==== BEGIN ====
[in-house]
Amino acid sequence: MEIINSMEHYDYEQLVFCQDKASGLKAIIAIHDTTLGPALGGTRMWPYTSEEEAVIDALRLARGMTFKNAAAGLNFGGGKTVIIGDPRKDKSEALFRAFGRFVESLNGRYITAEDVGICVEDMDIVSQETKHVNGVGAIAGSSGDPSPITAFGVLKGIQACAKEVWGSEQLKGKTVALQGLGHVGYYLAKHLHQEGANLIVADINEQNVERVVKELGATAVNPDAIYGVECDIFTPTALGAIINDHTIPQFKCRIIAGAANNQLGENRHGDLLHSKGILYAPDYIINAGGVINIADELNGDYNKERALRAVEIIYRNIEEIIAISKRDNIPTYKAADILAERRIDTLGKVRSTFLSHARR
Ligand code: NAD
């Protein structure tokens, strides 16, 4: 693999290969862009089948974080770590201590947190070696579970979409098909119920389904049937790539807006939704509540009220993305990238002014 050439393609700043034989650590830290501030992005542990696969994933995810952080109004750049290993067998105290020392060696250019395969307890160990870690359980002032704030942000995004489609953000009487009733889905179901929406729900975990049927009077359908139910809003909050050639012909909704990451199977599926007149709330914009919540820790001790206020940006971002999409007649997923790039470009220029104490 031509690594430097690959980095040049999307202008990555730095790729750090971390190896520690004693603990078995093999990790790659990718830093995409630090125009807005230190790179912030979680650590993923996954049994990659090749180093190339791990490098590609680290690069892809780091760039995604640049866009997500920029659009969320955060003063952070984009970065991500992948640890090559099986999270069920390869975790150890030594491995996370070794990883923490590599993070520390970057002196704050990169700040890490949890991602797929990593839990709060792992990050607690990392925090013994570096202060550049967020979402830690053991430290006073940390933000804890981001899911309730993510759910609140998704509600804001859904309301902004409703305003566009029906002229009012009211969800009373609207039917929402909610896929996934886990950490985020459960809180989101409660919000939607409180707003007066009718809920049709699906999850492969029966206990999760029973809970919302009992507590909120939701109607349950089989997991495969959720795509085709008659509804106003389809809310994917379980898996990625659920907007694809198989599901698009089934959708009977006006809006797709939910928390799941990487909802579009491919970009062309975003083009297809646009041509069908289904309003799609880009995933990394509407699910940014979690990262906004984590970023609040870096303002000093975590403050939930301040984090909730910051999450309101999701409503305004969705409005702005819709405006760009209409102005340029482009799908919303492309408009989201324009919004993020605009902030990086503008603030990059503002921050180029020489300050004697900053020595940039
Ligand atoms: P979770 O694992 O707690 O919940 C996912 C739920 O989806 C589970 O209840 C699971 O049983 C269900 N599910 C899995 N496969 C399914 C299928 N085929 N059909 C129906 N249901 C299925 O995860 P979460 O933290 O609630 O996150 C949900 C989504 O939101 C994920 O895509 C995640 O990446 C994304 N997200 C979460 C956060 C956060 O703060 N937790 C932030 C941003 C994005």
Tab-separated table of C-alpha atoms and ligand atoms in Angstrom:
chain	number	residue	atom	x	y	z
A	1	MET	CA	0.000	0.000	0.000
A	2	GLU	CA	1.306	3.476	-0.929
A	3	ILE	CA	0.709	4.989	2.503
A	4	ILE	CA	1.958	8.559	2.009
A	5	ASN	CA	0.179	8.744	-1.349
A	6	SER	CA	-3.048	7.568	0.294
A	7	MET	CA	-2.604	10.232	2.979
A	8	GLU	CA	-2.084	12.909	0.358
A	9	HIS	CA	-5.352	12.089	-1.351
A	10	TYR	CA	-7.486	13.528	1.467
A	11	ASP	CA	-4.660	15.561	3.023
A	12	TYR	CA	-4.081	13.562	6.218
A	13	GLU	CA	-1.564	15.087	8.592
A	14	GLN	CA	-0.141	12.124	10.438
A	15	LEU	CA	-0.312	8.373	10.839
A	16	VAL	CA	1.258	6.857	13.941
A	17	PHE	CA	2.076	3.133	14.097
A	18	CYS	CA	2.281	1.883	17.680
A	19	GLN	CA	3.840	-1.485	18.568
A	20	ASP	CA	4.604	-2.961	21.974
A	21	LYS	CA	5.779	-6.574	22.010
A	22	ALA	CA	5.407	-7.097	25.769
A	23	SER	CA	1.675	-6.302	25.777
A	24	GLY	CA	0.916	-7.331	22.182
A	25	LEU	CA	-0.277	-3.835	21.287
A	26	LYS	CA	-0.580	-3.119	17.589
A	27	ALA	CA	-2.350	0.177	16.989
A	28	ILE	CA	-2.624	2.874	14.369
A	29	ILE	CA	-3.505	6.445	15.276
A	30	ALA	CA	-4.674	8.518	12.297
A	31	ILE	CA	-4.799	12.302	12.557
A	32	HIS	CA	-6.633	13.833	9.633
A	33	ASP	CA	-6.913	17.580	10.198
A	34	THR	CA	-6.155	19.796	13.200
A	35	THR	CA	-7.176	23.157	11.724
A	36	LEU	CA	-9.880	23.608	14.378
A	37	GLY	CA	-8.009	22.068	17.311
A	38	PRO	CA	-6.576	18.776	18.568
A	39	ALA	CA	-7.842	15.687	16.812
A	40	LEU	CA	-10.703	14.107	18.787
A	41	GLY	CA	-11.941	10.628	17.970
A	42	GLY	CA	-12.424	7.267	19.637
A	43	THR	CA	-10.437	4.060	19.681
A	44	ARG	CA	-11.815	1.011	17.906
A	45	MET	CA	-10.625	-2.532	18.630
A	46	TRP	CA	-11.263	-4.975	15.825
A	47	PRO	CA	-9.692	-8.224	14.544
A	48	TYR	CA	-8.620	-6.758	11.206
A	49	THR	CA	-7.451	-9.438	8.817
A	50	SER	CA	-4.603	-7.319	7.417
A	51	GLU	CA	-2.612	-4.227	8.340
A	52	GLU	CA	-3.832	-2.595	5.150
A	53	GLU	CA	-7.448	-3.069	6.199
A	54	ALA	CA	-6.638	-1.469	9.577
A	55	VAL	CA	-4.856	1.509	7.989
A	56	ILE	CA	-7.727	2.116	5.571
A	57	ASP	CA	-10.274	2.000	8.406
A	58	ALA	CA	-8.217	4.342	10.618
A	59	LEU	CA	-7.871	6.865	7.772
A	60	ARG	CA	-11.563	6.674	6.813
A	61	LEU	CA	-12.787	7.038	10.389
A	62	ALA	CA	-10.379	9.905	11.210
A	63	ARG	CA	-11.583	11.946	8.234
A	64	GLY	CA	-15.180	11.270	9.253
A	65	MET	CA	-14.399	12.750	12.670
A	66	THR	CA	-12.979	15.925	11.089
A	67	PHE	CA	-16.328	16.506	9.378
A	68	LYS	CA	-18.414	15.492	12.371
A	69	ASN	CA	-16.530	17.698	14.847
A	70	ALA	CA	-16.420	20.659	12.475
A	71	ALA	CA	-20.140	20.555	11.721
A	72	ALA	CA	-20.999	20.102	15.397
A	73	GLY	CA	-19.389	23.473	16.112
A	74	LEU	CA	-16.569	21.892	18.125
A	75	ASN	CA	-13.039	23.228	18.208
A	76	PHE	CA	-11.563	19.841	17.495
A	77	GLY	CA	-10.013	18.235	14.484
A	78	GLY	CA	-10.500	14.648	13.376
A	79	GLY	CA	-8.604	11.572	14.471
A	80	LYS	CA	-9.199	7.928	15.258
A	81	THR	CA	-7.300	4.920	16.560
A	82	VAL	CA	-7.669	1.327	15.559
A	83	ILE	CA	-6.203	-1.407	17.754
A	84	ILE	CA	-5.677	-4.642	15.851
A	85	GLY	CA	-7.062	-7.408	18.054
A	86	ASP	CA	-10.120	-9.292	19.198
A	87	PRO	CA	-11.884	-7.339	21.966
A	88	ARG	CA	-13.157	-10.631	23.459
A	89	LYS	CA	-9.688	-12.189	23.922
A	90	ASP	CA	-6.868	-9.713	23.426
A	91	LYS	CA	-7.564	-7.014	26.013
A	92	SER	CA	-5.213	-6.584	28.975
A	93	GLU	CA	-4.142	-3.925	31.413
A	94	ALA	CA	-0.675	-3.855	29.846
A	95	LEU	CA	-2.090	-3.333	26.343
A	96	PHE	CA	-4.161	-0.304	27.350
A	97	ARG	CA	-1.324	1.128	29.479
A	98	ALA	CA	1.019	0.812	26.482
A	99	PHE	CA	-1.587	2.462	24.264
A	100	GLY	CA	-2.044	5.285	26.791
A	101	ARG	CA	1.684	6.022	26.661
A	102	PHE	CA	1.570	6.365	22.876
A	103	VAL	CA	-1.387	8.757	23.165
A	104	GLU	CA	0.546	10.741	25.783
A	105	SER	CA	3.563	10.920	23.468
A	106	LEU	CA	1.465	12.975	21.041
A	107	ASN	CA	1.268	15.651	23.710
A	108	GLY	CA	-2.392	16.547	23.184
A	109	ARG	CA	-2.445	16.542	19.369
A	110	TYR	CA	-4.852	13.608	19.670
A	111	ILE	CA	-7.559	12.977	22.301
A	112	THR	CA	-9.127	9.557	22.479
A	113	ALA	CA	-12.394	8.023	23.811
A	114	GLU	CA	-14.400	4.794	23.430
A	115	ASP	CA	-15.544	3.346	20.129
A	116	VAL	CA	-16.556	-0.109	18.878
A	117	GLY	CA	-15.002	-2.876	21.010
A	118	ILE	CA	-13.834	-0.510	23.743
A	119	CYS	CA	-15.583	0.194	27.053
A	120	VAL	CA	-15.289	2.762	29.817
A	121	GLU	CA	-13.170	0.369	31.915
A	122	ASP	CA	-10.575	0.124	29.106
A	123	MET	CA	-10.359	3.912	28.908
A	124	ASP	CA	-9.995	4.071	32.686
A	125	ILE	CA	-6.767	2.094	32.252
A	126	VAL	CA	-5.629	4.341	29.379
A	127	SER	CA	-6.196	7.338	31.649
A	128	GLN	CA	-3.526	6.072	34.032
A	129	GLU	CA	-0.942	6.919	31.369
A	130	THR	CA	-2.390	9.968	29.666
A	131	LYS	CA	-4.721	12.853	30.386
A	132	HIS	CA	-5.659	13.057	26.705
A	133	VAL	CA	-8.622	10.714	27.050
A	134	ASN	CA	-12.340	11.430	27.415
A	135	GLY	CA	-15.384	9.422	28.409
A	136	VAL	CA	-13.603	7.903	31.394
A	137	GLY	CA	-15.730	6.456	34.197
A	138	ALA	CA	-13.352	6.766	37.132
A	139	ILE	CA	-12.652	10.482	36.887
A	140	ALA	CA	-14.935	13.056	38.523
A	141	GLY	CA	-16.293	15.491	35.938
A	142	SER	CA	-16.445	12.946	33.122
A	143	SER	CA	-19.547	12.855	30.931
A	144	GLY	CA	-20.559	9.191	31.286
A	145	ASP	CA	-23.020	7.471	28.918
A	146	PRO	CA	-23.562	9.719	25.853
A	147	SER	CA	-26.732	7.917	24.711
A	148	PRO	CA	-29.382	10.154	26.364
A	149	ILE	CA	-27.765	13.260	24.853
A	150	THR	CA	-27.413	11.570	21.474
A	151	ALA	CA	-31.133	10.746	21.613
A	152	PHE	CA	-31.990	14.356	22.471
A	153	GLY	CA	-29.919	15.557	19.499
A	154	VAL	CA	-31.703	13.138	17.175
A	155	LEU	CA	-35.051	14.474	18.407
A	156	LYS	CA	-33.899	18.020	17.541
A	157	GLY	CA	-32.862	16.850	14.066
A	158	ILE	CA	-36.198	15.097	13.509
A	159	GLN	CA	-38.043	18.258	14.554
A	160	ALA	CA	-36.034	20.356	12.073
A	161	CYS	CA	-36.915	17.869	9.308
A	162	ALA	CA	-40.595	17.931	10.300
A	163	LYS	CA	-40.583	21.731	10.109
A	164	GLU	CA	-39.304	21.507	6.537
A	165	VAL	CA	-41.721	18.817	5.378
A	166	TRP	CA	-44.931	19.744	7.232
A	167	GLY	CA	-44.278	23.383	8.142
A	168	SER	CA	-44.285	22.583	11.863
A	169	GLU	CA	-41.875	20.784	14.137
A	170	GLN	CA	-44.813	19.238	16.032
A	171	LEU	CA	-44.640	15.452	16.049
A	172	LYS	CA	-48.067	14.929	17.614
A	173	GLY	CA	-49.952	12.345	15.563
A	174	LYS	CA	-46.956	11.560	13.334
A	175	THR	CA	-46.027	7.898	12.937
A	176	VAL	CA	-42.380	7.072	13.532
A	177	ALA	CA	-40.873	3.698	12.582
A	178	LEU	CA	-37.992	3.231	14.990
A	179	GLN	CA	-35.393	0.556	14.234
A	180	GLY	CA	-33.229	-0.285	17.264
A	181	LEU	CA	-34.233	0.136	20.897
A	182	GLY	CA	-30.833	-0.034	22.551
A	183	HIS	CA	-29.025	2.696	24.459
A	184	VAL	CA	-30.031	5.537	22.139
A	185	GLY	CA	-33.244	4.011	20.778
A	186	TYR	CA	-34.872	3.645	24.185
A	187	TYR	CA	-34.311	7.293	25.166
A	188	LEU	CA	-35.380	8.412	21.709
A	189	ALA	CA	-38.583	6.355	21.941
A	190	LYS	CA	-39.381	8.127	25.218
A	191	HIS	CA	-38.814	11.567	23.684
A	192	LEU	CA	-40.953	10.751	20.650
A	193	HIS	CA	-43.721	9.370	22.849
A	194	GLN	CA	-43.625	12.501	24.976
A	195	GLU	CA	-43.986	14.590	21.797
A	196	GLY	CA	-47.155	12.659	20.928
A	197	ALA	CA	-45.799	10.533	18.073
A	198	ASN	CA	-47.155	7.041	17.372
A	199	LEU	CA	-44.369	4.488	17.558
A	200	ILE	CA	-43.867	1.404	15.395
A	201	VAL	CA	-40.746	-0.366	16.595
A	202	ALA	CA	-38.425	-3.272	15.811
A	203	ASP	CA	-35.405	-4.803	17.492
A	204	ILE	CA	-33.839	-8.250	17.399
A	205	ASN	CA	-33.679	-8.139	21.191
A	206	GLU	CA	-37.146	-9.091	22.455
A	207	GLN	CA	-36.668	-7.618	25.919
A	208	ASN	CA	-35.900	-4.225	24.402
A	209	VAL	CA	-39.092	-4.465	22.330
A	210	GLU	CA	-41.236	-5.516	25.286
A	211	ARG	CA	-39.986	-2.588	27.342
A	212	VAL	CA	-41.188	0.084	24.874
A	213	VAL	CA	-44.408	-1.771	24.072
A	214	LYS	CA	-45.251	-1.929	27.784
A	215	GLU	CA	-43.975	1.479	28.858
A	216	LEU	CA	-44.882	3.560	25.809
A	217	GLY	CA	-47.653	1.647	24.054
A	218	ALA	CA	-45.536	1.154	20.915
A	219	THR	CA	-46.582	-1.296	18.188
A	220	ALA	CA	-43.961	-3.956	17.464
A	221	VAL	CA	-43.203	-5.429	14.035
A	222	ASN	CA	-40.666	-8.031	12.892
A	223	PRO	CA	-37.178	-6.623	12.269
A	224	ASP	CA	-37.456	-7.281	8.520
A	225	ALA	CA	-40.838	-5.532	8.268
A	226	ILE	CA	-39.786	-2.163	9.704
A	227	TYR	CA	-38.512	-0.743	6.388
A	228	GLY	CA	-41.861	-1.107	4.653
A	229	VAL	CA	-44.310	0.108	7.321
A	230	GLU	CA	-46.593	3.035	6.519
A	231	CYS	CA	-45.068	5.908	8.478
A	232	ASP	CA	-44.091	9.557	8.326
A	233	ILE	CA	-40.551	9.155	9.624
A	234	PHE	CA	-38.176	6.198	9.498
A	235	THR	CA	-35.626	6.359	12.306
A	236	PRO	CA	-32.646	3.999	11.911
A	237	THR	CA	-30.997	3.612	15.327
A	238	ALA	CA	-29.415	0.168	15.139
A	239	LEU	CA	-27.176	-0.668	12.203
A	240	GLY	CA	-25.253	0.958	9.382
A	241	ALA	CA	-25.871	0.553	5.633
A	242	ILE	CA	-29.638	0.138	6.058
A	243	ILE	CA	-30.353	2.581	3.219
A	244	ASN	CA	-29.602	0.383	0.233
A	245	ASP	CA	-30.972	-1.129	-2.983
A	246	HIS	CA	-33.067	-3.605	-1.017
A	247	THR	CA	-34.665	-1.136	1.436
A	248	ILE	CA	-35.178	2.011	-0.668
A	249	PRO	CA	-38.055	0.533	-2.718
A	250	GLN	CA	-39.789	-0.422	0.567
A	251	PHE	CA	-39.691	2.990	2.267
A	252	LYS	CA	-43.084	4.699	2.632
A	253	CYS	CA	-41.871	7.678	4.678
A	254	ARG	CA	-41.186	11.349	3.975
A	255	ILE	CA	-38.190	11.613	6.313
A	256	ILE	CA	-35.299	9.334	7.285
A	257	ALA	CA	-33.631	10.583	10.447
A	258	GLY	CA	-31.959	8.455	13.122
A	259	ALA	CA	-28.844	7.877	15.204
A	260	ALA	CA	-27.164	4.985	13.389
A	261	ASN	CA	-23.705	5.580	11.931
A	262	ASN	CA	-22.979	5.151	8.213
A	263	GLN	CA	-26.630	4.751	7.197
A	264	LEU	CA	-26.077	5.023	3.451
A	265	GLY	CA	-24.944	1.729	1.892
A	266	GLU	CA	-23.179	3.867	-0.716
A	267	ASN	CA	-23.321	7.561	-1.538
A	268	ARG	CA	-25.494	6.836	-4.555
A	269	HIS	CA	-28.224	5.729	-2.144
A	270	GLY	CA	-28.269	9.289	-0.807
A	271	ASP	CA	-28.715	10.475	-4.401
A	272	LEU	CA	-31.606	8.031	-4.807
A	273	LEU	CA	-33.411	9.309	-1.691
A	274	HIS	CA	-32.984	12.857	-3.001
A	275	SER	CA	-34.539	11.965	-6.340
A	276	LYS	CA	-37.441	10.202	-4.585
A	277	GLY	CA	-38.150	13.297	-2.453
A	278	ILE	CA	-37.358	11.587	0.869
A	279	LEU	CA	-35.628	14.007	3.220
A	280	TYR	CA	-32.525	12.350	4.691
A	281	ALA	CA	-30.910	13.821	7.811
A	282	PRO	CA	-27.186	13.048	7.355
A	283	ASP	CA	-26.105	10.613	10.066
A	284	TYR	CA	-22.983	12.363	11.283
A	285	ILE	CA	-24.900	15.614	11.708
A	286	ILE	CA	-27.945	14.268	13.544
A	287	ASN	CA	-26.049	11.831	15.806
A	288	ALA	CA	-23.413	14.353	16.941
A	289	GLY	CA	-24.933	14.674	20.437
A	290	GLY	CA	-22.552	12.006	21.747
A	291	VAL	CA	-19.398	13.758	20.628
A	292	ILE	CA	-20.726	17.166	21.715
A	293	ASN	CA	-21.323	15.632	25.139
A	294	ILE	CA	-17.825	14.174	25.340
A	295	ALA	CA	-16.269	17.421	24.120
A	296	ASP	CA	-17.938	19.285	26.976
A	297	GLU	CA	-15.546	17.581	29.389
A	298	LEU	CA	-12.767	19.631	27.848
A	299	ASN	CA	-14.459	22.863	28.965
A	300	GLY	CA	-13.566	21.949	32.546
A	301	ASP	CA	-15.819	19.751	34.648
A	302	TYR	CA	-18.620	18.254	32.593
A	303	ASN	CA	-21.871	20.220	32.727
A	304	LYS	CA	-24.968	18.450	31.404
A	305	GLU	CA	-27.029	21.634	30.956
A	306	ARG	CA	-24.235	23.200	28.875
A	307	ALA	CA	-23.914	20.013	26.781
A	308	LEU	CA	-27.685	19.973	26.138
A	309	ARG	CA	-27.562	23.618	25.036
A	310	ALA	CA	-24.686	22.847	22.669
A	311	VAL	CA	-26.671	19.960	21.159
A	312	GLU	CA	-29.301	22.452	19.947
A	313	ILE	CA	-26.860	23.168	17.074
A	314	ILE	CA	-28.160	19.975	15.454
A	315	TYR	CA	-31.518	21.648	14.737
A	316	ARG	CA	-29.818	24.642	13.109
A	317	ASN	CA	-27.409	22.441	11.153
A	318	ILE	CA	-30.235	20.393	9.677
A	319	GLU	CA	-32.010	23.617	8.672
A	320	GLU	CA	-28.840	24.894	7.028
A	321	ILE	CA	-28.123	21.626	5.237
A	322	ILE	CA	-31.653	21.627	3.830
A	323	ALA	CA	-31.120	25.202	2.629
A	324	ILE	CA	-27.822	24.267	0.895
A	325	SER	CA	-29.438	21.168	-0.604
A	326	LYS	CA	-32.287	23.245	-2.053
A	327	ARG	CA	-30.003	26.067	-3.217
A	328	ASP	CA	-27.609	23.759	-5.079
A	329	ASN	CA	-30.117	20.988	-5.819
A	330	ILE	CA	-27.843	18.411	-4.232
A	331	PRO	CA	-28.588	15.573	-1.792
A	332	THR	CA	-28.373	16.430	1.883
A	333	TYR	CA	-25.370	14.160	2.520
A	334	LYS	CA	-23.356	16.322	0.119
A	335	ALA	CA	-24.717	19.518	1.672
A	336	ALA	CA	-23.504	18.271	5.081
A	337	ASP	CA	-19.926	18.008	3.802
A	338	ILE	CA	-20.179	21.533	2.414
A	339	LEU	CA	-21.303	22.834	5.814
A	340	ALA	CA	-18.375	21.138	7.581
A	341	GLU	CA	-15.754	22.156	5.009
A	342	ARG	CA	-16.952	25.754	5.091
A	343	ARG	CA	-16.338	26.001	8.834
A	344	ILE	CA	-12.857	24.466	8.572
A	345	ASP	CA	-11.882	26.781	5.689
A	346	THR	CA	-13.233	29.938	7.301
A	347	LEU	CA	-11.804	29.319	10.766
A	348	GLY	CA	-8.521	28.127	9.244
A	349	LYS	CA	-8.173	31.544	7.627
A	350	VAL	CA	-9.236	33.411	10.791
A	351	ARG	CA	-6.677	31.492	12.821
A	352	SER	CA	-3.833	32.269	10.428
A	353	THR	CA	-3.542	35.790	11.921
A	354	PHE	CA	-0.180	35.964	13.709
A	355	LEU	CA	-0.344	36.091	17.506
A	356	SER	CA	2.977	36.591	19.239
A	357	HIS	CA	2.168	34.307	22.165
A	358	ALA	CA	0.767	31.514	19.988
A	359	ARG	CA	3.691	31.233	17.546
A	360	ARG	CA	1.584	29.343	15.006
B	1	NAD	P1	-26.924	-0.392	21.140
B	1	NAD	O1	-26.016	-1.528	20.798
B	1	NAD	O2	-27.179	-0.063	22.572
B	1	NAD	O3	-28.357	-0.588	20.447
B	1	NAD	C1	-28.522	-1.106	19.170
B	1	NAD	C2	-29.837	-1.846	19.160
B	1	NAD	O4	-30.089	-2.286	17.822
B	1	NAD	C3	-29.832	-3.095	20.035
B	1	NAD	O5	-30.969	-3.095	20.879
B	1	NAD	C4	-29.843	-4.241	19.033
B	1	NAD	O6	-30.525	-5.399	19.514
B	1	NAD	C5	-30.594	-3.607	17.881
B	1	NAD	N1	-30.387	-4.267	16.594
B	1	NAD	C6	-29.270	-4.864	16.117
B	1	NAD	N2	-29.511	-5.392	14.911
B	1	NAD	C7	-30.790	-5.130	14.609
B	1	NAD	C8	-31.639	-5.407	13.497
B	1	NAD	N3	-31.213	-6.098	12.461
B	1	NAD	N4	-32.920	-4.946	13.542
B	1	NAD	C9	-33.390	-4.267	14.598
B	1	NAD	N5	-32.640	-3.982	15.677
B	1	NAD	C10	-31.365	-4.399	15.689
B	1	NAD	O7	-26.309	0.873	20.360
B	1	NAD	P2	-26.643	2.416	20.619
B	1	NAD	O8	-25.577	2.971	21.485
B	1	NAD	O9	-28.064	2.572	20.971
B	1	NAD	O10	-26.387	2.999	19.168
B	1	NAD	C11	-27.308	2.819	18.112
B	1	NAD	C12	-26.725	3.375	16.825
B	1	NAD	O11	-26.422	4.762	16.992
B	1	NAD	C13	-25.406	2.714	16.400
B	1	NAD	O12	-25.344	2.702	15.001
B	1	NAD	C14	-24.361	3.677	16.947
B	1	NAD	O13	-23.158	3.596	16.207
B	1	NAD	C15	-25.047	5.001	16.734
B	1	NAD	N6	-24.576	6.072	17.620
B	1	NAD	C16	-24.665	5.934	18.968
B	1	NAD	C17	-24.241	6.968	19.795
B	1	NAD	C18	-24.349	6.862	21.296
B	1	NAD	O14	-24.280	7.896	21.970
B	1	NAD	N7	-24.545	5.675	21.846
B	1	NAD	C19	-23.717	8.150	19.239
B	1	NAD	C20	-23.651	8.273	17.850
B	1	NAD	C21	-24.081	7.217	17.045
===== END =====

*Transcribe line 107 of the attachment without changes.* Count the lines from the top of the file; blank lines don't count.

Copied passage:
A	100	GLY	CA	-2.044	5.285	26.791